Sellers should also be cautious of the IP used in marketing and promoting NFTs. Even if an NFT points only to assets with IP owned by the NFT seller, using third- party IP to advertise the NFTs is potentially opening the door to liability. Sellers should also make sure the contract governing the sale of their NFT is clear and aligns with their expectations, and they should carefully review any terms of service applicable to the platform or NFT marketplace used.

For those interested in purchasing an NFT, researching the seller, and the terms governing the sale, is crucial. One issue perhaps not well highlighted in the prominent cases summarized above is the seemingly pervasive misunderstanding surrounding rights that buyers acquire when they purchase an NFT. Frequently, buyers assume they acquire rights in the underlying work of art – when, typically, this is not the default. Given the high price of some NFTs, and how frequent this point is missed in the media, it is not surprising that the average purchaser assumes that some underlying IP rights are part of the deal. The only way to be sure of the scope of rights conveyed with the purchase of an NFT is to review the contract governing the sale.

Lastly, for all IP rights owners, the existence of NFTs should be taken into account in all agreements – even without eminent plans to expand into that space. All agreements going forward should expressly state whether the minting and sale of NFTs connected to the IP is permitted and under what conditions. IP owners should also monitor the metaverse and NFT platforms to ensure digital infringement is not running rampant and negatively impacting those IP rights. While NFT marketplaces currently operate like the Wild West, it seems as though some brands have had success using traditional takedown methods by contacting the marketplace directly to report infringement.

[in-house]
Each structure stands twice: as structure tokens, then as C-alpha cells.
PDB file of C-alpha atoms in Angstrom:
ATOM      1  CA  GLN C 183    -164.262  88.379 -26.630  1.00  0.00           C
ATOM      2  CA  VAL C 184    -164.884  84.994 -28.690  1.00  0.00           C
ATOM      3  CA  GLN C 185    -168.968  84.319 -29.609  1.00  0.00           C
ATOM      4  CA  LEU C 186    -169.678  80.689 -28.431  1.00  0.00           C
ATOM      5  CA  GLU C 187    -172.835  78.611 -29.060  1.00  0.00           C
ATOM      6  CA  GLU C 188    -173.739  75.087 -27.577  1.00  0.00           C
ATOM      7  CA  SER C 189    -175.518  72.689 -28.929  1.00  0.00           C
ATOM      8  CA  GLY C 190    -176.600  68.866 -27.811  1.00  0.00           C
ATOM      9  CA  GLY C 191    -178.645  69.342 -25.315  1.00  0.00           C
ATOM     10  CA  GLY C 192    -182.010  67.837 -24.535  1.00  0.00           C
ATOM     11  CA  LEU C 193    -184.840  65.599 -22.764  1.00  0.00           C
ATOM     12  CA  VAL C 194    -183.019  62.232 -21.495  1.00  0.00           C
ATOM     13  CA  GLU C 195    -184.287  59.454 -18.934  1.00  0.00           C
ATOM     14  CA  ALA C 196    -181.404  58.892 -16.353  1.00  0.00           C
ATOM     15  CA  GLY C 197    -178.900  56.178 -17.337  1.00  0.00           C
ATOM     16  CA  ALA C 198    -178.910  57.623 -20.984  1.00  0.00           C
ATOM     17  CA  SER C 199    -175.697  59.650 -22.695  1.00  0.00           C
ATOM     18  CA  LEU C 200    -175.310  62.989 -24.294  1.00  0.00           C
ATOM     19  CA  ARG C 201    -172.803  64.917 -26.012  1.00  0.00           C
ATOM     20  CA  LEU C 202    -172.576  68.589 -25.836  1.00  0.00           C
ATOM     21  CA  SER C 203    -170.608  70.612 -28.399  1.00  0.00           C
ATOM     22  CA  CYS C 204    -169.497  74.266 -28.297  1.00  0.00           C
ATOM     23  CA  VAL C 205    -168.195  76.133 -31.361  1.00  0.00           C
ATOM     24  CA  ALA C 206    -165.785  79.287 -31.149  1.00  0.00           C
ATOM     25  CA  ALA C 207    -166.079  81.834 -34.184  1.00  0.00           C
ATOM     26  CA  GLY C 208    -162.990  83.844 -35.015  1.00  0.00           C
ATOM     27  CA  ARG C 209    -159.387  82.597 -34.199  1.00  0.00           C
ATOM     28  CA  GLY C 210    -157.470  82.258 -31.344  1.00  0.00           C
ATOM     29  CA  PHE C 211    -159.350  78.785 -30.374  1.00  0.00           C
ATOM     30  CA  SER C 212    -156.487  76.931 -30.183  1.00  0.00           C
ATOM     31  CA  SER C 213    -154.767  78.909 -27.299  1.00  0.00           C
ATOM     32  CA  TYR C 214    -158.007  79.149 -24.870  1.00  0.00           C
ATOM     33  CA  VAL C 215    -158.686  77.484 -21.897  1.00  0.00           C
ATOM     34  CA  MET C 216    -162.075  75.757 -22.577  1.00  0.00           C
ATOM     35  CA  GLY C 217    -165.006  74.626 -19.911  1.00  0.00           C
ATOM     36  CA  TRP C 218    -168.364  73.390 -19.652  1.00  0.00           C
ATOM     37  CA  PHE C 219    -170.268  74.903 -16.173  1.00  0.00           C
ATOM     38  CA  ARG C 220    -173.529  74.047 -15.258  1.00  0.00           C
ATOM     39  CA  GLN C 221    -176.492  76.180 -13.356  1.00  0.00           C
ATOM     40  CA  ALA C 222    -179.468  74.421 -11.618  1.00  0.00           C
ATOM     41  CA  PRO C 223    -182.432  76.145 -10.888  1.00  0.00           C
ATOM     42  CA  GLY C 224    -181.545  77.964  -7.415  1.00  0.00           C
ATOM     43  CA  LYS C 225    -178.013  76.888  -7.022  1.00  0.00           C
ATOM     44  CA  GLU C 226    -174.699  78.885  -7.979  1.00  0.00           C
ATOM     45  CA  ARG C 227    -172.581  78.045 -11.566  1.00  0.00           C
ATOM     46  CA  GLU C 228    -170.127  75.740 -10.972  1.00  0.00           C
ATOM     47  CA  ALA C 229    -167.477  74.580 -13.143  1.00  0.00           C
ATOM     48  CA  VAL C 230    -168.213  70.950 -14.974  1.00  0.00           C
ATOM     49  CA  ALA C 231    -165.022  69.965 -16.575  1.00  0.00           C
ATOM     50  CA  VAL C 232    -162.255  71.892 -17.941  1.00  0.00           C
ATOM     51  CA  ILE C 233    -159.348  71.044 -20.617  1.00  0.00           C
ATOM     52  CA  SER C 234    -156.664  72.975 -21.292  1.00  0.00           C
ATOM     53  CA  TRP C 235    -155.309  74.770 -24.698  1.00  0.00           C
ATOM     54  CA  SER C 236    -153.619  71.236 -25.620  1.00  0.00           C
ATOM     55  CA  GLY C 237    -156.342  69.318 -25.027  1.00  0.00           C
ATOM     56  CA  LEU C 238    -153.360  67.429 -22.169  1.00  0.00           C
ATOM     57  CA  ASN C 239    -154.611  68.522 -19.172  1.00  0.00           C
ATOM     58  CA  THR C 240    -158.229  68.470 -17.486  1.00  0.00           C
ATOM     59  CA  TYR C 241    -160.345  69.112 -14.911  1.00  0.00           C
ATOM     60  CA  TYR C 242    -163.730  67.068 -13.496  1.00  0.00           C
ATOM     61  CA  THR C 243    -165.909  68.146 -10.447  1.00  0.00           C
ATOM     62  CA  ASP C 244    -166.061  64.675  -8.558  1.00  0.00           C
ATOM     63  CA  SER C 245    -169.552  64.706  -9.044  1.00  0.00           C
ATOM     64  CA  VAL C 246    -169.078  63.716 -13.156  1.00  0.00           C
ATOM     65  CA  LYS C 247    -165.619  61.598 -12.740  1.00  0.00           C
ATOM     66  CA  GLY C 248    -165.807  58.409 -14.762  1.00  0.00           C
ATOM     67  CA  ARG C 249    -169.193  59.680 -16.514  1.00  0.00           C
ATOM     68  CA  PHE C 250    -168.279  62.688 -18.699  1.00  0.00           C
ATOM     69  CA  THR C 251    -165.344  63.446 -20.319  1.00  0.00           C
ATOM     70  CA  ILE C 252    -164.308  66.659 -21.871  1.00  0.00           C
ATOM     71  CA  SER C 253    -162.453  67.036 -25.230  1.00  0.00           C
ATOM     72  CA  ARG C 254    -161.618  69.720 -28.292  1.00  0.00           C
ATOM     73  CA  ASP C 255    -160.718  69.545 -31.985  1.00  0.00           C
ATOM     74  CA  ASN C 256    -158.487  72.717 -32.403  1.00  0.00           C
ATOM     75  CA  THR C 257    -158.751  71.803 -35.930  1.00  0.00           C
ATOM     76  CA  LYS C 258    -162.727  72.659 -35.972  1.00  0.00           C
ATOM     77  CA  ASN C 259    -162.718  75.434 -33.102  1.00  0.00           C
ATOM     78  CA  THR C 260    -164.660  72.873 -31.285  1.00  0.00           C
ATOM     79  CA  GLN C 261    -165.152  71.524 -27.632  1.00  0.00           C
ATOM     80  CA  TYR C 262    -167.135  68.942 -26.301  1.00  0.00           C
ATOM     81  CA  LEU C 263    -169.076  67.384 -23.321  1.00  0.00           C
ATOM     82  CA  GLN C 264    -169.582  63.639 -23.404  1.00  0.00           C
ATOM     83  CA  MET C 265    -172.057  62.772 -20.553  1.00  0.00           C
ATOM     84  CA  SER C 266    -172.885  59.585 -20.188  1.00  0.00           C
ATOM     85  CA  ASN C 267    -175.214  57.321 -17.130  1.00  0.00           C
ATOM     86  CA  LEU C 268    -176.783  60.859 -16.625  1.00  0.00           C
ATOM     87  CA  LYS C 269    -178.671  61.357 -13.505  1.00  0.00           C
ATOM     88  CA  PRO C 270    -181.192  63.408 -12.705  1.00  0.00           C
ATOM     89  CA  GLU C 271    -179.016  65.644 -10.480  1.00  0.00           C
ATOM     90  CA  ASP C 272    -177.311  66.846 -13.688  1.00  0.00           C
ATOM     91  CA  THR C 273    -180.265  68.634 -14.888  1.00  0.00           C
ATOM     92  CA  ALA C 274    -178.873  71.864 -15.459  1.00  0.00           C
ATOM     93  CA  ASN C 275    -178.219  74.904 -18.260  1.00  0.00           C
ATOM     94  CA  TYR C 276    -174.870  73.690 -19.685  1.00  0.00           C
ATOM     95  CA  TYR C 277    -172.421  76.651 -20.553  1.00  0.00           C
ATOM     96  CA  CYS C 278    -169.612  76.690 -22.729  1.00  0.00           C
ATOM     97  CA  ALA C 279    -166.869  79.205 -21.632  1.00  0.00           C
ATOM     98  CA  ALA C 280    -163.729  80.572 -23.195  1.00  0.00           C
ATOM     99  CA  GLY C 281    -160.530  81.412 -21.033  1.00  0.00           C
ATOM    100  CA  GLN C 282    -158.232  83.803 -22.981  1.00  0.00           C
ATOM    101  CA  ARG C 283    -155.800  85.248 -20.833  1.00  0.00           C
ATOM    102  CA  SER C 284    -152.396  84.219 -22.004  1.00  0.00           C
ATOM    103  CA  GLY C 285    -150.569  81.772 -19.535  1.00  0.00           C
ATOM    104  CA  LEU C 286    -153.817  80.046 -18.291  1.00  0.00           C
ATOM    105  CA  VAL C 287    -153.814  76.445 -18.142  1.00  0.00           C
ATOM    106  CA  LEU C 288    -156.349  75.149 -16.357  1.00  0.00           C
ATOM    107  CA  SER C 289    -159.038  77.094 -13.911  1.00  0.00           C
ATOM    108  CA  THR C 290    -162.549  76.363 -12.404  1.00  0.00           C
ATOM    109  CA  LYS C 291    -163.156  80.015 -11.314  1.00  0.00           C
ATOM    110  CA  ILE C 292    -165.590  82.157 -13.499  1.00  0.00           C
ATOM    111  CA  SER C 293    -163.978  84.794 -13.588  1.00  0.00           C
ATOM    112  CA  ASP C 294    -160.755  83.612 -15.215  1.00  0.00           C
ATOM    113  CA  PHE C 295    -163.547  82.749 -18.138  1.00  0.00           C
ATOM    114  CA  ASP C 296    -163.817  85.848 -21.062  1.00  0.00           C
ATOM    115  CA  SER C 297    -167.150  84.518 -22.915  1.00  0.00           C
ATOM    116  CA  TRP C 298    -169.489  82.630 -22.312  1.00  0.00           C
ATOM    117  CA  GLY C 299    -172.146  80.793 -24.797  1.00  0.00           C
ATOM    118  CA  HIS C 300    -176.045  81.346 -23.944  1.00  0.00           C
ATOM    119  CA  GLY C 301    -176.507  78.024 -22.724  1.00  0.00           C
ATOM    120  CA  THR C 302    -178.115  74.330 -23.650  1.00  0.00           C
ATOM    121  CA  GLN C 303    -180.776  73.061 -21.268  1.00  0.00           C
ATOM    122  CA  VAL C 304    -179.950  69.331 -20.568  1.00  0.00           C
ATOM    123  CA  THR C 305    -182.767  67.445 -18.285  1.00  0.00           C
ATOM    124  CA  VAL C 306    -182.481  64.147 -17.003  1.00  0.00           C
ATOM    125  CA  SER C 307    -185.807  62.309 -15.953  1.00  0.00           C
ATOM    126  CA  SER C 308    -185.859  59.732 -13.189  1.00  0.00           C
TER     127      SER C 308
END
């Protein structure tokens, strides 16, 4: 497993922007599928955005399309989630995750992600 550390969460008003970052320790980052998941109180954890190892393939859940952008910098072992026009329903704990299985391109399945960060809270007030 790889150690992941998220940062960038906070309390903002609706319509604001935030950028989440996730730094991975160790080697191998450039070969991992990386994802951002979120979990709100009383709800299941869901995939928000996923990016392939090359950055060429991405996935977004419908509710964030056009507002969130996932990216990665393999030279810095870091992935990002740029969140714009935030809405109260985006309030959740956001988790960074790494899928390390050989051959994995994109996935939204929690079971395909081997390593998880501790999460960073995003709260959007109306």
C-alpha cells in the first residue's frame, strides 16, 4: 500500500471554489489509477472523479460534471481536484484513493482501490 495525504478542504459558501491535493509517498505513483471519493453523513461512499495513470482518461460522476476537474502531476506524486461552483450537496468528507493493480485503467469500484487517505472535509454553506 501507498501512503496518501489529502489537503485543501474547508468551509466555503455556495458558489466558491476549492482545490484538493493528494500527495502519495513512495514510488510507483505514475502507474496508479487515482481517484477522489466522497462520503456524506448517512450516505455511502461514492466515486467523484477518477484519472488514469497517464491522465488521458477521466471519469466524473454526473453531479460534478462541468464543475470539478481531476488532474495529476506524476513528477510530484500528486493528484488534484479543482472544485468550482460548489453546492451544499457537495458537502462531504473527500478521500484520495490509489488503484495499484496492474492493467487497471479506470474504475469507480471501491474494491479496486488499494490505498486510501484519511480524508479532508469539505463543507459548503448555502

Rachel NicholasRachel Nicholas is an intellectual property lawyer and co-chair of the Sports, Entertainment, and Recreation Industry Group at the law firm Lewis Roca. Rachel represents companies of all sizes in trademark, copyright, publicity rights, and social media matters. She regularly performs U.S.-based and international trademark clearance, prosecution, maintenance, and portfolio management, and has represented clients in proceedings before the Trademark Trial and Appeal Board. She would like to note the content of this article was researched and confirmed by David Ueno, registered patent agent at Lewis Roca.

Daniel UenoDaniel Ueno is a registered patent agent at the law firm of Lewis Roca with extensive experience drafting and prosecuting U.S., PCT, and international patent applications in technology areas including displays devices, solid state memories, analog/digital circuits and amplifiers, digital signal processing, radar and RF systems, nanotechnology processing, and microfluidic devices. He regularly advises clients on the patentability of their inventions.